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Everything posted by drzaius

  1. It's very common. I don't entirely understand why it happens, but it does & it can be very persistent. Even after sanding the joint smooth again, it can appear after another coat of finish.
  2. The suggestions made by others here are good ones. I'll just add that it is a good idea to use some of the off cuts as practice pieces. You'll soon get the hang of it.
  3. A wipe on poly is an easy to apply finish that will be very durable. Choose a low gloss for both better appearance and low glare. I goes on in very thin coats, so for a desk top you'll probably need 4 or 5 coats. I like General Finishes Arm-R-Seal, but there are others that are good as well. If you haven't got the top yet, check out the bamboo counter tops. It is much harder than birch and is beautiful. It has a contemporary, sophisticated look that looks more like furniture & less like something you chop food on. I'm not knocking the birch, just offering an alternative suggestion.
  4. It's pretty amazing what he can do for some very chewed up old furniture.
  5. I've found a really good youtube channel, Thomas Johnson Antique Furniture Restoration . This guys obviously got many decades of experience and has a mellow, laid back approach to his work. The editing and pacing is very good. What I especially like is that he shows his whole process, warts & missteps included. These are good videos to pick up techniques & work around for difficult situations. I could watch it for hours.
  6. High as it will go, or at least 10' to keep it clear of swinging lumber. If it isn't bright enough, then add fixtures.
  7. This is going to be fun to follow. Doing stained glass is something I'm going to try one day.
  8. I've had no issues with my Mk. II guide. Maybe I'm using it wrong?
  9. I've noticed that even factory stained & finished engineered maple flooring shows a lot of blotchiness.
  10. I've heard that the Narex rasps are pretty good for the price.
  11. Of course, I agree with everything you say there. If God wanted us to stain maple, he wouldn't have made it so blotch prone.
  12. The Jasper jig is designed to be used with a 1/4" bit, and a spiral is the way to go. I like to stick the board being cut to a waste board with a bit of 2 sided tape to keep the center waste piece in place when the cut is complete. I don't know that it's necessary, but having that waste piece shift & possibly ruin the hole makes me nervous.
  13. Dye applied by spray is probably the best bet.
  14. I learn something new every day.
  15. There are finishes that won't yellow at all, but the wood will eventually. My kitchen cabinets originally had a non-yellowing finish & the maple stayed pretty white for several years, but is now considerably darker. I personally like the color it goes after aging.
  16. Something about the resins in the glue is abrasive. I've never noticed PVA glue causing issues, but man, the stuff they use in plywood just eats HSS for breakfast.
  17. I don't have a lot of experience with shellac, but reading stuff by those do suggests that pure ethanol is the very best. Availability can be an issue though.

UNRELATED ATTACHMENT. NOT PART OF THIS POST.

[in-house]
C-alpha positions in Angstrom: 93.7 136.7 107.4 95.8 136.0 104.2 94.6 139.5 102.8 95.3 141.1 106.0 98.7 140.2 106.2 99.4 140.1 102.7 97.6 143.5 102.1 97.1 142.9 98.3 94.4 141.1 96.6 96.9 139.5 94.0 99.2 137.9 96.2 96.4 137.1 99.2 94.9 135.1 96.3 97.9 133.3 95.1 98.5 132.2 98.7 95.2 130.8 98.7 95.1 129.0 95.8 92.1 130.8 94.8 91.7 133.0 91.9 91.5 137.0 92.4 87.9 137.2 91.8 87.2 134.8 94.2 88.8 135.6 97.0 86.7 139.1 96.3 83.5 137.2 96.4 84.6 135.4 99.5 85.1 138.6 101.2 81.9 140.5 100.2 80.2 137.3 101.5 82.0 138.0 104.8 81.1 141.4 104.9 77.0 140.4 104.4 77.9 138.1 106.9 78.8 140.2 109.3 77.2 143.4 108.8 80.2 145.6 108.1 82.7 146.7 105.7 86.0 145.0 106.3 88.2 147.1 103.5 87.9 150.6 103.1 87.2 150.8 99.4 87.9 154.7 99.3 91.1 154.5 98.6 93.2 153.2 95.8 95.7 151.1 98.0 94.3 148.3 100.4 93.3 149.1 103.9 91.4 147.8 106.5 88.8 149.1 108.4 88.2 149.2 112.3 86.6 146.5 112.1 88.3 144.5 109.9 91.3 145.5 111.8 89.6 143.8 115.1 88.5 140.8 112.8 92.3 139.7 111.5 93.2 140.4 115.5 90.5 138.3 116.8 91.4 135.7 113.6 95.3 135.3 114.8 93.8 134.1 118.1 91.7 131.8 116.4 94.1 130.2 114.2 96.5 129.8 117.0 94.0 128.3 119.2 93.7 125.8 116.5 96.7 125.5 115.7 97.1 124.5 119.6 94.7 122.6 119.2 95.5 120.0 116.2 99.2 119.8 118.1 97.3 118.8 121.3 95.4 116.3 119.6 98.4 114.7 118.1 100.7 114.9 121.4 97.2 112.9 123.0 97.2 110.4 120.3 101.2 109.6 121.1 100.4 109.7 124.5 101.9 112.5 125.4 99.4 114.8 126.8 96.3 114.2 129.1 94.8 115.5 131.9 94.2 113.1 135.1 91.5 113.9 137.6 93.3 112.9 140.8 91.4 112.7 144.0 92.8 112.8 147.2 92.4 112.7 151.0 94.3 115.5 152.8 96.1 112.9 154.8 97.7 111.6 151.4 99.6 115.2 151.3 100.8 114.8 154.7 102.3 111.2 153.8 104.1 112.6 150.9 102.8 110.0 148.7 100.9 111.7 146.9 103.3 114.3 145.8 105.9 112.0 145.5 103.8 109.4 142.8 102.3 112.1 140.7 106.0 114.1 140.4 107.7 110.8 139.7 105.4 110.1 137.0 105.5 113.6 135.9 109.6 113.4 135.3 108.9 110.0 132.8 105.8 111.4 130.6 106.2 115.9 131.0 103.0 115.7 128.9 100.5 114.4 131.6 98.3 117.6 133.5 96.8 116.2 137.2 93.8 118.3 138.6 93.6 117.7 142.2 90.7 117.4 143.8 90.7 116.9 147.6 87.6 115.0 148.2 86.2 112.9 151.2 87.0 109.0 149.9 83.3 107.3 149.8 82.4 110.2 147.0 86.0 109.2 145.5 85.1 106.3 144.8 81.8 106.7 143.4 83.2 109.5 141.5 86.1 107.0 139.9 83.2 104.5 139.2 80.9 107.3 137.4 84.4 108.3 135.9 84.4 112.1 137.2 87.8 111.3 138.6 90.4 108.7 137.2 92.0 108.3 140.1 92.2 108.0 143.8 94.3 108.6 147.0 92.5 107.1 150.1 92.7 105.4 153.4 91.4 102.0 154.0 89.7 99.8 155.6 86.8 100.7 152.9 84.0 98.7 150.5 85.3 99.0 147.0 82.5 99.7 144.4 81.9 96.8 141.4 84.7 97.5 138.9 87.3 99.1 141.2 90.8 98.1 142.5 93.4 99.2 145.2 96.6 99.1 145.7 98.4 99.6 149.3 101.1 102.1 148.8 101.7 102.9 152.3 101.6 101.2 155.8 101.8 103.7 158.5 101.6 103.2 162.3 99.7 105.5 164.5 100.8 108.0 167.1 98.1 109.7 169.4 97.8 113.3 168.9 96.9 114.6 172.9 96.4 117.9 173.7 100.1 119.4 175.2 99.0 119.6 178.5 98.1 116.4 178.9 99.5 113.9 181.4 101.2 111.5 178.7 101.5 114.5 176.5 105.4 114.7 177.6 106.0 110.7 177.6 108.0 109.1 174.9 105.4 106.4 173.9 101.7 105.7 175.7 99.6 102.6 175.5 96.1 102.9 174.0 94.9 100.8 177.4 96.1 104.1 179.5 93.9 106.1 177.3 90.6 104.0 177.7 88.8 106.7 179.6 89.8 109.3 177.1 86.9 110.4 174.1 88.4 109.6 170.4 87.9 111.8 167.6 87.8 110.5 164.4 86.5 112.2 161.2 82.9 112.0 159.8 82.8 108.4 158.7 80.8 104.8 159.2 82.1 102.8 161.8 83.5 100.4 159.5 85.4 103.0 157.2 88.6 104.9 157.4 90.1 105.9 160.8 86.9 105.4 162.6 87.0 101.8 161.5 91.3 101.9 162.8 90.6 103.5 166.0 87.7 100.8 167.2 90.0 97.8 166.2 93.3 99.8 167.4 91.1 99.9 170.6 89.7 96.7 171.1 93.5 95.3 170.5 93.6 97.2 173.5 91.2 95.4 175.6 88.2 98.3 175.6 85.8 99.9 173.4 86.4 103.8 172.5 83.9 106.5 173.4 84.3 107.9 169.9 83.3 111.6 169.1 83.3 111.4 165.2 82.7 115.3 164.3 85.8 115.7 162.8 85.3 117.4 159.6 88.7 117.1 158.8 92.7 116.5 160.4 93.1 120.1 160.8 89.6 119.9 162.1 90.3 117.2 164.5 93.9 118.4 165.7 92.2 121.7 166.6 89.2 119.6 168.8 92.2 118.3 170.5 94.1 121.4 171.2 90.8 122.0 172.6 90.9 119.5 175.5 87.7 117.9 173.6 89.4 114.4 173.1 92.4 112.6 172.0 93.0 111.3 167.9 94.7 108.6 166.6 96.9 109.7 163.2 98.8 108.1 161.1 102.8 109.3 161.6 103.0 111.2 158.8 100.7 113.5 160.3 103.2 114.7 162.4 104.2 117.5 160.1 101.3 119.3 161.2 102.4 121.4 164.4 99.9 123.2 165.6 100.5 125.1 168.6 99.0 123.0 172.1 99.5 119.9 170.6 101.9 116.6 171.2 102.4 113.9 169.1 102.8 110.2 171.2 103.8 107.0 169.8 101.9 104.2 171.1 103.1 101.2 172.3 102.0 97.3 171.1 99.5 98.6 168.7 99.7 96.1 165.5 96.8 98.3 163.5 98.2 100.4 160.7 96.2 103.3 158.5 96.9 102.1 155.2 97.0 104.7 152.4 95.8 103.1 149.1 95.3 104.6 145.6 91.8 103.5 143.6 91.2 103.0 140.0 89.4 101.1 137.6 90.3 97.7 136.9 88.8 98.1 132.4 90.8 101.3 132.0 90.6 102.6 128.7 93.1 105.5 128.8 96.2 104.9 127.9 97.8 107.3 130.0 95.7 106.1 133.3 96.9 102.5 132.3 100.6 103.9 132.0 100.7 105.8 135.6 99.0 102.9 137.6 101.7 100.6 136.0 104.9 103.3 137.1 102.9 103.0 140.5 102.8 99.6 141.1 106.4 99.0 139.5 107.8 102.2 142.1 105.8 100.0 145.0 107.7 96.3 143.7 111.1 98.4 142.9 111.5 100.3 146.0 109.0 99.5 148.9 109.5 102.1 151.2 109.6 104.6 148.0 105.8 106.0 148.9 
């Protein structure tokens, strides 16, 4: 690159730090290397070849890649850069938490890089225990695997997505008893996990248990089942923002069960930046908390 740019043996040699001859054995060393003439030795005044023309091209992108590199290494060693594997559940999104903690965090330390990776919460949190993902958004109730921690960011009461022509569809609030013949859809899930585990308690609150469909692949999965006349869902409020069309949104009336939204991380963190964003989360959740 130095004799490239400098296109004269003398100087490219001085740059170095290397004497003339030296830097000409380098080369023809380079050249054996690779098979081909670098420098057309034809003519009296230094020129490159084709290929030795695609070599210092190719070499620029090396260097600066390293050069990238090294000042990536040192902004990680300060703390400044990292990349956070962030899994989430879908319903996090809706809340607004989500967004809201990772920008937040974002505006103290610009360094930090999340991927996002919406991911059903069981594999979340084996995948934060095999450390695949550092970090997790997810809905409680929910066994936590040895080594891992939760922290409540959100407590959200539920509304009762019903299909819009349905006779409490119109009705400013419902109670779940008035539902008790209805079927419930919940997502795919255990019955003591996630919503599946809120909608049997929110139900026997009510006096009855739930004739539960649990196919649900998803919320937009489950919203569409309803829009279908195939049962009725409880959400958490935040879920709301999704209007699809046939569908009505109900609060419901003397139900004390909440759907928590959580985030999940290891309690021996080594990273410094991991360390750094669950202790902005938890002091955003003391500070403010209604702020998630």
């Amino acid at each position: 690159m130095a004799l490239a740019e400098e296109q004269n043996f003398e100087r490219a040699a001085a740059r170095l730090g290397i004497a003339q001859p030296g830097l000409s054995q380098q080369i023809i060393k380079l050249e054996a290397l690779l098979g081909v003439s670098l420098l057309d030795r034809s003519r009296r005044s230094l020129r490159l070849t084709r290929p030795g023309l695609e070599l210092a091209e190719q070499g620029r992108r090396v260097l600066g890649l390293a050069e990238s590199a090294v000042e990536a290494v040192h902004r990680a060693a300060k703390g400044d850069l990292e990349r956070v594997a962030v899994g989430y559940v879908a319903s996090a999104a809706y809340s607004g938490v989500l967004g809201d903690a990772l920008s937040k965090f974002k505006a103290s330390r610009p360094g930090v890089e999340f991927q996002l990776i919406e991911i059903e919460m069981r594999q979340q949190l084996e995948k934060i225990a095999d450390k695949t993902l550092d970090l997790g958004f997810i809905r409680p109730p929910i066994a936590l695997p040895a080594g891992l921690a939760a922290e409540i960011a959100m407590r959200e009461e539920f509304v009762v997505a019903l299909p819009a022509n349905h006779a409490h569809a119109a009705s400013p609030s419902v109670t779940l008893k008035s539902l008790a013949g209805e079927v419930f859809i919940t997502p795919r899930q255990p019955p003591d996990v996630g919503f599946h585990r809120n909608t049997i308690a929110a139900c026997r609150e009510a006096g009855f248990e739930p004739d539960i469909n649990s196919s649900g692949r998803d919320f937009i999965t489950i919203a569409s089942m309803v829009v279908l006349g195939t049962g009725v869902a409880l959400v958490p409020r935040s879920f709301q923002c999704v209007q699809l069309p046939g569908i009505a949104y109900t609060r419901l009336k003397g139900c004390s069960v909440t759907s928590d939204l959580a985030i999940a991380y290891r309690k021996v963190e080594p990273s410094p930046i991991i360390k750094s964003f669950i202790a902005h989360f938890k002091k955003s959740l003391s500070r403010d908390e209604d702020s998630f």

18. The more I do chisel work, the more I realize that what makes a great chisel can be quite personal. It's better to get some less expensive chisels to start out, to let you discover what works best for you. Narex makes some very high value stuff; very decent quality at very good prices, and are a good place to start.
  19. I agree, but the exception, as I understand (I've never used one), is with a shaper. Because of the size of bite they can take, a stout power feeder is needed to safely feed and control the stock. I may be wrong though.
  20. Alcohol will remove it.
  21. Doing a good long lasting repair that respects the original piece is a complex job. It looks like those aprons are secured with screws, so hopefully they can be removed. You could do as @wtnhighlander suggested & cut off the tenons & replace with dowels, or you could cut back the tops & bottoms of the tenons to give them a shoulder of 3/8" or so. Please, please, please, do not use the pressure treated turning from HD. It is not an appropriate wood, it will not be strong enough for this application, and it will be ugly. A new turning, all out of one piece, complete with the block will be best. But if you can't get a replacement turned, then cut off the block & attach a new one with a dowel. Cutting mortises in the new block is certainly doable with few tools, a couple of youtubes, and some practice. I would keep the end of the mortise back at least 1/2" to 3/4" from the bottom (leg end) of the block because there is a lot going on there with the dowel through the middle & the mortises. If your joints end up a little loose, then use epoxy to glue it all together. It has much better gap filling properties than wood glue. Do not use polyurethane glue if there are gaps. You'll see some say that because it foams up a bit while curing it will fill the gaps. It will fill the gaps alright, but that foamy glue has little strength. Empirical testing has proved this. Good luck with this & please let us know how things turn out.
  22. I've done it using the blade like a scraper & also actually using slicing motion. The safer method is probably to use it like a scraper. curve the blade a little so you hit only the blob. Probably best to wait until the finish is fully cured though.
  23. I was just going to suggest the same thing. You'll never even notice it.
  24. I carefully considered getting one, but realized that I would only very rarely get to use it. I only remove the guard when absolutely necessary & if the Grripper will fit between the fence & guard, then the Grripper isn't even needed. When I emailed the company about my conundrum, the reply basically said that with a Grripper, you don't need the guard.